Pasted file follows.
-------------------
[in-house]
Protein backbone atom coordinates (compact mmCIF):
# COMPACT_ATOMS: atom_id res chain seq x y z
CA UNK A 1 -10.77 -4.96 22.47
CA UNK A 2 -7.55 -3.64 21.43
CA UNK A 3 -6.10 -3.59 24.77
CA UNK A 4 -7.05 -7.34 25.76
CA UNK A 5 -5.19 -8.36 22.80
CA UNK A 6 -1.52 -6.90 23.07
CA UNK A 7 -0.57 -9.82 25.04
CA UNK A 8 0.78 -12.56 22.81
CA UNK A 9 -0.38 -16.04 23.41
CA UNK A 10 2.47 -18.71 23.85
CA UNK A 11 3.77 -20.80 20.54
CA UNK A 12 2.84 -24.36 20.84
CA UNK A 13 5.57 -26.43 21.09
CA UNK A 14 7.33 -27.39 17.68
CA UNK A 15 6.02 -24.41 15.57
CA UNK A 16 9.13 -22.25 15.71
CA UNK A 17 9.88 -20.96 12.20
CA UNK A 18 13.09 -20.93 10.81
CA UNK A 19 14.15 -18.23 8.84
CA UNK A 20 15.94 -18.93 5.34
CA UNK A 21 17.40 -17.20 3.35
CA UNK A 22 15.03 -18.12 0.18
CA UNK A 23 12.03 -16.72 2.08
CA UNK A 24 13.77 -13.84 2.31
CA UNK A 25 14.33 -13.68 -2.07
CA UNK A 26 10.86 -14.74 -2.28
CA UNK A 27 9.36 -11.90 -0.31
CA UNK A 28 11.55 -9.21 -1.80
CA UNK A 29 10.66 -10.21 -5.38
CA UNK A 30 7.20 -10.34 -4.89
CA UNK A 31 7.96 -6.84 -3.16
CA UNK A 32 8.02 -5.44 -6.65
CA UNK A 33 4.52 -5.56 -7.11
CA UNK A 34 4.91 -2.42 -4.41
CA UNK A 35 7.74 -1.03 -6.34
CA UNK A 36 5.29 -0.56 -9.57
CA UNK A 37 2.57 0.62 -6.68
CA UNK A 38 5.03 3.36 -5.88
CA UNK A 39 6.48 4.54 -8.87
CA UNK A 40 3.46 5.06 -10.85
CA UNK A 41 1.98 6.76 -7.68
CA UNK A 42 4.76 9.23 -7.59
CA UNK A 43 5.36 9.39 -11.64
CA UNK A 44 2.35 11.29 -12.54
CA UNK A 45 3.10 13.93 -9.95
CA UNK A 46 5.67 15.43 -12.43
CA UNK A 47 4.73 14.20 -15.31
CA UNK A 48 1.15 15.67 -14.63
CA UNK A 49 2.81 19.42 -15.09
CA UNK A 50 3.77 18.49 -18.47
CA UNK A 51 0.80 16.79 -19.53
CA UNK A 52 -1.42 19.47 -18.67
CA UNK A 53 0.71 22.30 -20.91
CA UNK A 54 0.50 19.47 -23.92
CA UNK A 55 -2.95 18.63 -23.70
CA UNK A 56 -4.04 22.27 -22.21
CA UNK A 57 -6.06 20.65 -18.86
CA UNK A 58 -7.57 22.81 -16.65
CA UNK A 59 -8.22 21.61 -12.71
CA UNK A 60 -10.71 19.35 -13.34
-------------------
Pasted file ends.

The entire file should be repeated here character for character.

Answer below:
[in-house]
Protein backbone atom coordinates (compact mmCIF):
# COMPACT_ATOMS: atom_id res chain seq x y z
CA UNK A 1 -10.77 -4.96 22.47
CA UNK A 2 -7.55 -3.64 21.43
CA UNK A 3 -6.10 -3.59 24.77
CA UNK A 4 -7.05 -7.34 25.76
CA UNK A 5 -5.19 -8.36 22.80
CA UNK A 6 -1.52 -6.90 23.07
CA UNK A 7 -0.57 -9.82 25.04
CA UNK A 8 0.78 -12.56 22.81
CA UNK A 9 -0.38 -16.04 23.41
CA UNK A 10 2.47 -18.71 23.85
CA UNK A 11 3.77 -20.80 20.54
CA UNK A 12 2.84 -24.36 20.84
CA UNK A 13 5.57 -26.43 21.09
CA UNK A 14 7.33 -27.39 17.68
CA UNK A 15 6.02 -24.41 15.57
CA UNK A 16 9.13 -22.25 15.71
CA UNK A 17 9.88 -20.96 12.20
CA UNK A 18 13.09 -20.93 10.81
CA UNK A 19 14.15 -18.23 8.84
CA UNK A 20 15.94 -18.93 5.34
CA UNK A 21 17.40 -17.20 3.35
CA UNK A 22 15.03 -18.12 0.18
CA UNK A 23 12.03 -16.72 2.08
CA UNK A 24 13.77 -13.84 2.31
CA UNK A 25 14.33 -13.68 -2.07
CA UNK A 26 10.86 -14.74 -2.28
CA UNK A 27 9.36 -11.90 -0.31
CA UNK A 28 11.55 -9.21 -1.80
CA UNK A 29 10.66 -10.21 -5.38
CA UNK A 30 7.20 -10.34 -4.89
CA UNK A 31 7.96 -6.84 -3.16
CA UNK A 32 8.02 -5.44 -6.65
CA UNK A 33 4.52 -5.56 -7.11
CA UNK A 34 4.91 -2.42 -4.41
CA UNK A 35 7.74 -1.03 -6.34
CA UNK A 36 5.29 -0.56 -9.57
CA UNK A 37 2.57 0.62 -6.68
CA UNK A 38 5.03 3.36 -5.88
CA UNK A 39 6.48 4.54 -8.87
CA UNK A 40 3.46 5.06 -10.85
CA UNK A 41 1.98 6.76 -7.68
CA UNK A 42 4.76 9.23 -7.59
CA UNK A 43 5.36 9.39 -11.64
CA UNK A 44 2.35 11.29 -12.54
CA UNK A 45 3.10 13.93 -9.95
CA UNK A 46 5.67 15.43 -12.43
CA UNK A 47 4.73 14.20 -15.31
CA UNK A 48 1.15 15.67 -14.63
CA UNK A 49 2.81 19.42 -15.09
CA UNK A 50 3.77 18.49 -18.47
CA UNK A 51 0.80 16.79 -19.53
CA UNK A 52 -1.42 19.47 -18.67
CA UNK A 53 0.71 22.30 -20.91
CA UNK A 54 0.50 19.47 -23.92
CA UNK A 55 -2.95 18.63 -23.70
CA UNK A 56 -4.04 22.27 -22.21
CA UNK A 57 -6.06 20.65 -18.86
CA UNK A 58 -7.57 22.81 -16.65
CA UNK A 59 -8.22 21.61 -12.71
CA UNK A 60 -10.71 19.35 -13.34